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Marketing in a bad economy: Luxury or Necessity?

March 2010 By Carl Mandelbaum, president, Almond Tree Marketing

The talking heads say that the recession is over. However, the economy has yet to recover, and it may take a good bit longer than anticipated for that to happen. Often one of the first things to go in a bad economy—or at the very least have its budget slashed—is marketing and advertising.

That does not have to be, nor should it be the case. Marketing experts have proven that it is sound advice to spend more on marketing during a recession, but it's hard for a company that is intent on tightening its belt to understand that.

The key is to focus. For example, if you have a successful, strong brand already, focus on what has worked. If your brand is relatively weak, systematically focus on your strengths while addressing your weaknesses.

Let's look at some other areas on which to focus and some helpful ideas on how to weather this economic maelstrom. And remember, it is going to get better.

Know Your Customer

Now more than ever it's imperative that you know your customers. Generally speaking, consumers spend more time searching for products and services and negotiate harder at the point of sale. They are more willing to postpone purchases, buy less or trade down. Must-have features of yesterday are today's can-live-withouts, and conspicuous consumption becomes less prevalent.

Keep In Touch

It doesn't matter whether your category is B2B or B2C; your biggest asset during a bad economy is your existing customer base. Think about starting a monthly e-newsletter or a direct-mail campaign as a way of touching base regularly. Try to resist the urge to make a sales pitch in these pieces as that can come off as pushy and may turn them away.

Don't Price Promote

It's very tempting to cut prices to retain those price-sensitive customers. But once a price premium is lost, it tends to not be regained. In fact, frequent price promotions train your customers to expect lower prices and purchase only when "it's a good deal." Try promoting your value-adds instead.

Don't Cut Quality

Avoid at all costs the temptation to cut back on the quality of your products and services. A product or service that delivers exceptional performance will keep people coming back. Although a reduction in quality may go unnoticed for awhile, your competitors could exploit it later on.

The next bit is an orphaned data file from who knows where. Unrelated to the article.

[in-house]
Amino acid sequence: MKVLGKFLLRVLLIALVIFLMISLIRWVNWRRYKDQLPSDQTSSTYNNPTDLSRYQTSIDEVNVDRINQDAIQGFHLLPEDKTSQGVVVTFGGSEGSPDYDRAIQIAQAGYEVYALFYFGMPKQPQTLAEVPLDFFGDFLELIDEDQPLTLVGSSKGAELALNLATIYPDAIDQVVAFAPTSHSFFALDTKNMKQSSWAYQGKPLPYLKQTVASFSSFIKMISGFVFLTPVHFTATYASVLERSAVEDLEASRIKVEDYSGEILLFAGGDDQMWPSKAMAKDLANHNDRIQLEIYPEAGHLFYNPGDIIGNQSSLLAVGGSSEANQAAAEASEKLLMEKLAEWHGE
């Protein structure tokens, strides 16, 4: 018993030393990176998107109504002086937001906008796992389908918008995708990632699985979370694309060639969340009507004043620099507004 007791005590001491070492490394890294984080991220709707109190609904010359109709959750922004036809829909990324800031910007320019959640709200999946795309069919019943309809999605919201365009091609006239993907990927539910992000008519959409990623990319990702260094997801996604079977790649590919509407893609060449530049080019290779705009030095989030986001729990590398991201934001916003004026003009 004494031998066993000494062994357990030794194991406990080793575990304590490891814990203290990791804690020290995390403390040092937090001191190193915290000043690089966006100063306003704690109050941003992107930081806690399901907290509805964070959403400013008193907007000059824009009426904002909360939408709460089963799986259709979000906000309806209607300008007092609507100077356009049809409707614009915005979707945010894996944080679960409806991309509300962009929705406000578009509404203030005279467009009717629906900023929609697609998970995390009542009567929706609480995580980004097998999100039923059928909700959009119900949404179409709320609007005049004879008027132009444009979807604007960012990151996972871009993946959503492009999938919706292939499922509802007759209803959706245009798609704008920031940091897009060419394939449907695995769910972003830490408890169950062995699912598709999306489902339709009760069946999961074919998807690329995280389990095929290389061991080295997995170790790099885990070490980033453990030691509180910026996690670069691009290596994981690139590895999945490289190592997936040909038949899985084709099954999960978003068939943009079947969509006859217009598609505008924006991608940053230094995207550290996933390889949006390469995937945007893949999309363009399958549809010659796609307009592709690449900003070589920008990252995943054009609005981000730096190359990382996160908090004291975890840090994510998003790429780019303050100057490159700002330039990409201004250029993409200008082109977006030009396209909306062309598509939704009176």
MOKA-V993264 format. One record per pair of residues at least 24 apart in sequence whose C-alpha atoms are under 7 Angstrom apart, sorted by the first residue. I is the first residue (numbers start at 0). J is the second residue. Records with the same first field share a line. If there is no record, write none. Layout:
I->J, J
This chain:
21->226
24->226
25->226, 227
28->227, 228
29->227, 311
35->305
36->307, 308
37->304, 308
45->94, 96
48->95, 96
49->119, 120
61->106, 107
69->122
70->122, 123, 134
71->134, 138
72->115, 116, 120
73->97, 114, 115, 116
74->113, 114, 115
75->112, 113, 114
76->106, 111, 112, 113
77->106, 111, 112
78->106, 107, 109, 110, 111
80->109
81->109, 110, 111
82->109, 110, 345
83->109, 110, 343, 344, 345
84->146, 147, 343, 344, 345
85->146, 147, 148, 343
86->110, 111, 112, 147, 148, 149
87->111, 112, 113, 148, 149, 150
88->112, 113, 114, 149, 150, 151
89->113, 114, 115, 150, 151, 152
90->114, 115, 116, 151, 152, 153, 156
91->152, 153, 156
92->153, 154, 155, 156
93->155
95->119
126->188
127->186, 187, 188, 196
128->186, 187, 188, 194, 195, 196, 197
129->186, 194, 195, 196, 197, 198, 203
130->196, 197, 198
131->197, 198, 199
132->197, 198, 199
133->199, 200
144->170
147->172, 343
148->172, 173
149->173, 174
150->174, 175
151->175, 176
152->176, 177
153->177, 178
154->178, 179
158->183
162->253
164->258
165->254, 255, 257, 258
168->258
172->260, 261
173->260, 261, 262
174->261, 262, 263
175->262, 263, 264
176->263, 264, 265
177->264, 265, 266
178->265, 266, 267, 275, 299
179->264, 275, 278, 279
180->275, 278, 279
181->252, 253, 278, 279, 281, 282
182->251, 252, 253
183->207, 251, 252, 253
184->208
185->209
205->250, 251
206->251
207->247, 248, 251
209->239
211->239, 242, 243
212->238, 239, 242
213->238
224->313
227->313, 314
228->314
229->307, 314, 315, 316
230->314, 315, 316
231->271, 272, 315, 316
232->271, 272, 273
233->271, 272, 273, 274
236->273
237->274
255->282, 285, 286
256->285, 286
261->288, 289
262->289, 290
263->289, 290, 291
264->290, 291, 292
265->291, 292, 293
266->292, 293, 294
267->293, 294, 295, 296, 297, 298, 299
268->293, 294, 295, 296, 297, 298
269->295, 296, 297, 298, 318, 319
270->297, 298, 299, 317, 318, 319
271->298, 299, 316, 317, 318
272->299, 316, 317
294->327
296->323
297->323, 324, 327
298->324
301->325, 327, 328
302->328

Review Budget Allocations

Your customers are looking to maximize their value for money, and you should do the same. Prices for traditional media will most likely be depressed during a bad economy, so you may find yourself in a buyer's market. If you can negotiate more for less, lock in a long-term deal. Remember that if you can commit the resources, social media is a virtually new marketing and advertising avenue. However, be sure to know whether your customers participate in that medium.

Cut the Right Costs

If you do find yourself in a position where costs must be cut, make sure you cut the right ones. Companies that cut administrative and manufacturing costs tend to do well, but businesses that reduce product quality or cut marketing budgets tend to underperform.

Make Your Creative Work Harder

In any communication channel, the best way to leverage spending is to put it behind high-quality, cost-effective creative. Now more than ever you need to set the bar high and use that media budget as effectively and efficiently as possible. If you don't have in-house staff handling your marketing, partner with professionals who can come up with a plan just for you.

Bad Economy: Threat or Opportunity?

How you react to a bad economy comes down to your personality; are you a glass half-full or a glass half-empty kind of person? The fact is that a bad economy is a terrific opportunity to deal your competitors a killer blow. Your marketing return-on-investment often increases in a recession, because marketing costs tend to fall faster than sales in most cases. The combination of cost-effective marketing and weak competition gives companies a unique opportunity to earn more market share on the cheap. CR



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